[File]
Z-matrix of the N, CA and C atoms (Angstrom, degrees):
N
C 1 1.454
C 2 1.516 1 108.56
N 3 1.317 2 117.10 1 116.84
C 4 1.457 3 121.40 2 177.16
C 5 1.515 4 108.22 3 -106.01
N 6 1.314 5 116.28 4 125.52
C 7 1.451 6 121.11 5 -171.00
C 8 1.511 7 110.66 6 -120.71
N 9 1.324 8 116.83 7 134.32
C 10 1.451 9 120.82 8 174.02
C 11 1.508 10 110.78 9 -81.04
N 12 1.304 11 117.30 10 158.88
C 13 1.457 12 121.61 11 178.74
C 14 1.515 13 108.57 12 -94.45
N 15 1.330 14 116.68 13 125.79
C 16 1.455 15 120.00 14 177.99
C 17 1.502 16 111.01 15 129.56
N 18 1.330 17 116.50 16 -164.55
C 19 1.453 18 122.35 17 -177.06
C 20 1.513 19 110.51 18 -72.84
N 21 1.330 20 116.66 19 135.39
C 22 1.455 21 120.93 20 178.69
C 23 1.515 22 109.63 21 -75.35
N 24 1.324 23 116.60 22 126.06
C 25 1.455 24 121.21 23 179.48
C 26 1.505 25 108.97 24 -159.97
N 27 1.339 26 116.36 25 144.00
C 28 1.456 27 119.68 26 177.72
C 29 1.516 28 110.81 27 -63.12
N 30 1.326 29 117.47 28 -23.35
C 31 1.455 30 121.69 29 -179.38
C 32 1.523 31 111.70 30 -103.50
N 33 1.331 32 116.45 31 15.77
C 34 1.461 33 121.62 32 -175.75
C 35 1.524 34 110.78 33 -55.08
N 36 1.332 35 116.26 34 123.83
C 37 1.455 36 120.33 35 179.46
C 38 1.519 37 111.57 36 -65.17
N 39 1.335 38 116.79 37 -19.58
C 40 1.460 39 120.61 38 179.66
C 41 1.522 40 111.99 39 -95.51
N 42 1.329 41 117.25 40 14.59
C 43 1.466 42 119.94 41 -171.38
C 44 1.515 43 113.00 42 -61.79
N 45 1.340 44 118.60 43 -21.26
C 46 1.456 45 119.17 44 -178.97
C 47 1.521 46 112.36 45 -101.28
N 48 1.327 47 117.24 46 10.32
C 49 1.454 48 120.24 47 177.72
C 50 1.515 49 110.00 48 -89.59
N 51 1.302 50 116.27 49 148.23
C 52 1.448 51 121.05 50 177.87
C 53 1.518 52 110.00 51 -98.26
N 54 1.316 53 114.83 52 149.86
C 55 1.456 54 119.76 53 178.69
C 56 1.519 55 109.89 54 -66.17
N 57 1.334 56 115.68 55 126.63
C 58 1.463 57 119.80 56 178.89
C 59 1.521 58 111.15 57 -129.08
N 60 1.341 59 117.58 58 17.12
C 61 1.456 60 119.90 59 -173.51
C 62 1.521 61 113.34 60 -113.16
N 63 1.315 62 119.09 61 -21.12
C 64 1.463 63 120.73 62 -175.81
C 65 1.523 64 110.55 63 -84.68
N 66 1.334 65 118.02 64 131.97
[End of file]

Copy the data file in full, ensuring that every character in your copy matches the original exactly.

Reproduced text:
Z-matrix of the N, CA and C atoms (Angstrom, degrees):
N
C 1 1.454
C 2 1.516 1 108.56
N 3 1.317 2 117.10 1 116.84
C 4 1.457 3 121.40 2 177.16
C 5 1.515 4 108.22 3 -106.01
N 6 1.314 5 116.28 4 125.52
C 7 1.451 6 121.11 5 -171.00
C 8 1.511 7 110.66 6 -120.71
N 9 1.324 8 116.83 7 134.32
C 10 1.451 9 120.82 8 174.02
C 11 1.508 10 110.78 9 -81.04
N 12 1.304 11 117.30 10 158.88
C 13 1.457 12 121.61 11 178.74
C 14 1.515 13 108.57 12 -94.45
N 15 1.330 14 116.68 13 125.79
C 16 1.455 15 120.00 14 177.99
C 17 1.502 16 111.01 15 129.56
N 18 1.330 17 116.50 16 -164.55
C 19 1.453 18 122.35 17 -177.06
C 20 1.513 19 110.51 18 -72.84
N 21 1.330 20 116.66 19 135.39
C 22 1.455 21 120.93 20 178.69
C 23 1.515 22 109.63 21 -75.35
N 24 1.324 23 116.60 22 126.06
C 25 1.455 24 121.21 23 179.48
C 26 1.505 25 108.97 24 -159.97
N 27 1.339 26 116.36 25 144.00
C 28 1.456 27 119.68 26 177.72
C 29 1.516 28 110.81 27 -63.12
N 30 1.326 29 117.47 28 -23.35
C 31 1.455 30 121.69 29 -179.38
C 32 1.523 31 111.70 30 -103.50
N 33 1.331 32 116.45 31 15.77
C 34 1.461 33 121.62 32 -175.75
C 35 1.524 34 110.78 33 -55.08
N 36 1.332 35 116.26 34 123.83
C 37 1.455 36 120.33 35 179.46
C 38 1.519 37 111.57 36 -65.17
N 39 1.335 38 116.79 37 -19.58
C 40 1.460 39 120.61 38 179.66
C 41 1.522 40 111.99 39 -95.51
N 42 1.329 41 117.25 40 14.59
C 43 1.466 42 119.94 41 -171.38
C 44 1.515 43 113.00 42 -61.79
N 45 1.340 44 118.60 43 -21.26
C 46 1.456 45 119.17 44 -178.97
C 47 1.521 46 112.36 45 -101.28
N 48 1.327 47 117.24 46 10.32
C 49 1.454 48 120.24 47 177.72
C 50 1.515 49 110.00 48 -89.59
N 51 1.302 50 116.27 49 148.23
C 52 1.448 51 121.05 50 177.87
C 53 1.518 52 110.00 51 -98.26
N 54 1.316 53 114.83 52 149.86
C 55 1.456 54 119.76 53 178.69
C 56 1.519 55 109.89 54 -66.17
N 57 1.334 56 115.68 55 126.63
C 58 1.463 57 119.80 56 178.89
C 59 1.521 58 111.15 57 -129.08
N 60 1.341 59 117.58 58 17.12
C 61 1.456 60 119.90 59 -173.51
C 62 1.521 61 113.34 60 -113.16
N 63 1.315 62 119.09 61 -21.12
C 64 1.463 63 120.73 62 -175.81
C 65 1.523 64 110.55 63 -84.68
N 66 1.334 65 118.02 64 131.97